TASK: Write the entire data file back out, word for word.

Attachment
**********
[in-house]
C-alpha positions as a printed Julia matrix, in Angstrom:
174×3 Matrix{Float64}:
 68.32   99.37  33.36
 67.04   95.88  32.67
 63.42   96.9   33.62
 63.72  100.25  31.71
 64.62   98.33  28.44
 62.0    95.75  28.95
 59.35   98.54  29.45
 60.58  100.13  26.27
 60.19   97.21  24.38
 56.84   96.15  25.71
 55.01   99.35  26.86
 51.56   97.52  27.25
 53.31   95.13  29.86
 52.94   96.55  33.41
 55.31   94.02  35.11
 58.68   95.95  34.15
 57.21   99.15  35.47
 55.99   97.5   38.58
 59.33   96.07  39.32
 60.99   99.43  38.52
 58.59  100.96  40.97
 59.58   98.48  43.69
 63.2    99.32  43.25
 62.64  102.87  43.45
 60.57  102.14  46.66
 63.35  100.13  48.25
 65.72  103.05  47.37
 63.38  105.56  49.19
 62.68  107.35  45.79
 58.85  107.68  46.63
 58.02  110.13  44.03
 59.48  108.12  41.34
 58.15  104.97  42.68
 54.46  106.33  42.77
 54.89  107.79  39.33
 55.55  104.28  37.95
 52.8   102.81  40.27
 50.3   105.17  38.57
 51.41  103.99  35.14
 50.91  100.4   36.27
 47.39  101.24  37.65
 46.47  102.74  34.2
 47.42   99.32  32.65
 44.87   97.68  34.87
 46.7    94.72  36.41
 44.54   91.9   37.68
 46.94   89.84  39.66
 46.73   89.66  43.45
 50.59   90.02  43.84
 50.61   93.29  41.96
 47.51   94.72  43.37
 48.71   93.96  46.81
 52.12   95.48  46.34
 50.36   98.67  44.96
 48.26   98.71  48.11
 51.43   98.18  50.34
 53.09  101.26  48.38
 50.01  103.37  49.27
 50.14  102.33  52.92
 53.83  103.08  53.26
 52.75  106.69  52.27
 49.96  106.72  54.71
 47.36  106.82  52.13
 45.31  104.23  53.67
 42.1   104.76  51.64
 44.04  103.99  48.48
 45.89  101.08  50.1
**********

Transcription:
[in-house]
C-alpha positions as a printed Julia matrix, in Angstrom:
174×3 Matrix{Float64}:
 68.32   99.37  33.36
 67.04   95.88  32.67
 63.42   96.9   33.62
 63.72  100.25  31.71
 64.62   98.33  28.44
 62.0    95.75  28.95
 59.35   98.54  29.45
 60.58  100.13  26.27
 60.19   97.21  24.38
 56.84   96.15  25.71
 55.01   99.35  26.86
 51.56   97.52  27.25
 53.31   95.13  29.86
 52.94   96.55  33.41
 55.31   94.02  35.11
 58.68   95.95  34.15
 57.21   99.15  35.47
 55.99   97.5   38.58
 59.33   96.07  39.32
 60.99   99.43  38.52
 58.59  100.96  40.97
 59.58   98.48  43.69
 63.2    99.32  43.25
 62.64  102.87  43.45
 60.57  102.14  46.66
 63.35  100.13  48.25
 65.72  103.05  47.37
 63.38  105.56  49.19
 62.68  107.35  45.79
 58.85  107.68  46.63
 58.02  110.13  44.03
 59.48  108.12  41.34
 58.15  104.97  42.68
 54.46  106.33  42.77
 54.89  107.79  39.33
 55.55  104.28  37.95
 52.8   102.81  40.27
 50.3   105.17  38.57
 51.41  103.99  35.14
 50.91  100.4   36.27
 47.39  101.24  37.65
 46.47  102.74  34.2
 47.42   99.32  32.65
 44.87   97.68  34.87
 46.7    94.72  36.41
 44.54   91.9   37.68
 46.94   89.84  39.66
 46.73   89.66  43.45
 50.59   90.02  43.84
 50.61   93.29  41.96
 47.51   94.72  43.37
 48.71   93.96  46.81
 52.12   95.48  46.34
 50.36   98.67  44.96
 48.26   98.71  48.11
 51.43   98.18  50.34
 53.09  101.26  48.38
 50.01  103.37  49.27
 50.14  102.33  52.92
 53.83  103.08  53.26
 52.75  106.69  52.27
 49.96  106.72  54.71
 47.36  106.82  52.13
 45.31  104.23  53.67
 42.1   104.76  51.64
 44.04  103.99  48.48
 45.89  101.08  50.1